My builder is talking about installing metal flashing as he’s putting up my vinyl siding. What in the world is this material, and why is it necessary? I don’t want to waste money. Would you use it when building homes?

— Tara P. Oak Harbor, Wash.

Flashings have been around for hundreds of years, and if I were in charge of the building code and the best-building-practices manuals, these materials would be here for a millennium or more.

Flashings are used on exterior walls but primarily on roofs. They can be made from many materials, including tin, copper, galvanized metal, plastic, wood and lead.

I describe them as a transitional material. When a flashing is used on a roof, it typically is used to transition from the roofing material to something that is not a roof. For example, you need flashing where a skylight, chimney, dormer, plumbing vent or air vent extends through a roof. The roofing material stops where these elements go through the roof, and something must connect them to the roof so there is no leak. That’s the job of a flashing.

In your case, with the vinyl siding, your exterior trim work has horizontal fascia boards at the bottom of the house and at each story line. Where the vinyl siding rests on top of these boards, a piece of flashing is needed to create a leakproof conversion between the first piece of vinyl siding and the horizontal fascia board.

Here’s why the metal flashing is so important in your case. You have to think about how roof shingles — or feathers on a duck — work to get a full understanding.

The reason ducks and birds stay dry is because of the way their feathers overlap. Water can’t get under the feathers to the duck’s skin. That keeps them warm and dry. That’s where the phrase “like water off a duck’s back” comes from. Water readily flows off the duck because of the composition of the feathers and the overlapping layering.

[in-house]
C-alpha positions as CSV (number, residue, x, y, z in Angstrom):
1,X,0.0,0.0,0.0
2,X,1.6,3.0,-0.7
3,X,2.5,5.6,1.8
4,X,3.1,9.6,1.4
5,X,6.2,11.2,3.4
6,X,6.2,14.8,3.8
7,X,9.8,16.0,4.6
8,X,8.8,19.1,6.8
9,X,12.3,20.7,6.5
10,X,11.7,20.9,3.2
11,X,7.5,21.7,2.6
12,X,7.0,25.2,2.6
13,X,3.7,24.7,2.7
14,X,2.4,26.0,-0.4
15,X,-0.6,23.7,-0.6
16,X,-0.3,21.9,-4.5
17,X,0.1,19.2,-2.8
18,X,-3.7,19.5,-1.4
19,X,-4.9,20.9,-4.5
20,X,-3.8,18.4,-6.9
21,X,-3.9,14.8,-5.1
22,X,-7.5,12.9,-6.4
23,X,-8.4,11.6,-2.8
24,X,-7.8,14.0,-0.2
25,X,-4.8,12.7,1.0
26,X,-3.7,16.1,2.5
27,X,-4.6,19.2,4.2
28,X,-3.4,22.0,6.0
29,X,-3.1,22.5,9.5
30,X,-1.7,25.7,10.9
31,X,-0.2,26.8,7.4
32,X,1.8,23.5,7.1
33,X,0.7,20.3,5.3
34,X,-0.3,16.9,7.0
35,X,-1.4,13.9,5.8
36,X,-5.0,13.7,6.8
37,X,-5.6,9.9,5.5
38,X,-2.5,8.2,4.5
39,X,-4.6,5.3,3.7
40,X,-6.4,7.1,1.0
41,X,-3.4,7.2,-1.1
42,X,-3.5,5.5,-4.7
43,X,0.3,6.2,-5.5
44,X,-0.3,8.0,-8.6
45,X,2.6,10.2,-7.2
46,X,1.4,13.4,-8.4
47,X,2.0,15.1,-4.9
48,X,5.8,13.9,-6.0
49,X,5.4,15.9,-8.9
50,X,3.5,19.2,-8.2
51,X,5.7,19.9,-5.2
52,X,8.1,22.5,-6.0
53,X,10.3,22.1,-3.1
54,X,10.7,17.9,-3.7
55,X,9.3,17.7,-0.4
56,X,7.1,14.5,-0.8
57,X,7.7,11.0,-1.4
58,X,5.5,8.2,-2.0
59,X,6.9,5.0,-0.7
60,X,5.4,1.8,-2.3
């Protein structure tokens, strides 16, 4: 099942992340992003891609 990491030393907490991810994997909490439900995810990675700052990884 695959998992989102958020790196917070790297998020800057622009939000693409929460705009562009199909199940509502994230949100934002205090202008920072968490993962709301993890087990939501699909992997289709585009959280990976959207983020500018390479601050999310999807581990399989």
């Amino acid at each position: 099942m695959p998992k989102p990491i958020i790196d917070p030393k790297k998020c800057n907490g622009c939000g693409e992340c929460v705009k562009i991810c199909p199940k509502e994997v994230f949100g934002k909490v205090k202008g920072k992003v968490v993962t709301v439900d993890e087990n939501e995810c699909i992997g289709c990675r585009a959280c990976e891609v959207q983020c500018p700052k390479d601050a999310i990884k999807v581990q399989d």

To keep your house dry so it doesn’t rot, you need to build it the same way. This goes for exterior siding as well as roofing. Each time you transition between materials — be they foundation, siding, brick, windows, doors or what have you — you need to make sure each material sheds water over the top of the material below and doesn’t let it behind or under it.

In your case, there is a great need for a flashing that runs along the top of any of the horizontal fascia boards. Metal flashing comes in many different shapes, but in your case the metal overlaps the fascia board perhaps 1 / 4 inch, then is bent at a 90-degree angle to pass over the top of the fascia board, then is bent again at a 90-degree angle to go up the wall so that it extends behind the first row of vinyl siding.

You should be able to see how this would work to shed water. Without the flashing in place, water would roll down the vinyl siding and hit the top of the fascia board. It would run along the top until it found a tiny crack, and then it might flow behind the fascia. This could cause a leak indoors or start to rot the wood fascia board, the wall sheathing or other wood indoors.

With the flashing in place, the water runs down the siding, and when it reaches the bottom of the first row, it drips off. The water contacts the metal flashing that extends across the top of the fascia board and then runs off the downturned edge of the flashing on its way to the ground.

— Tribune Media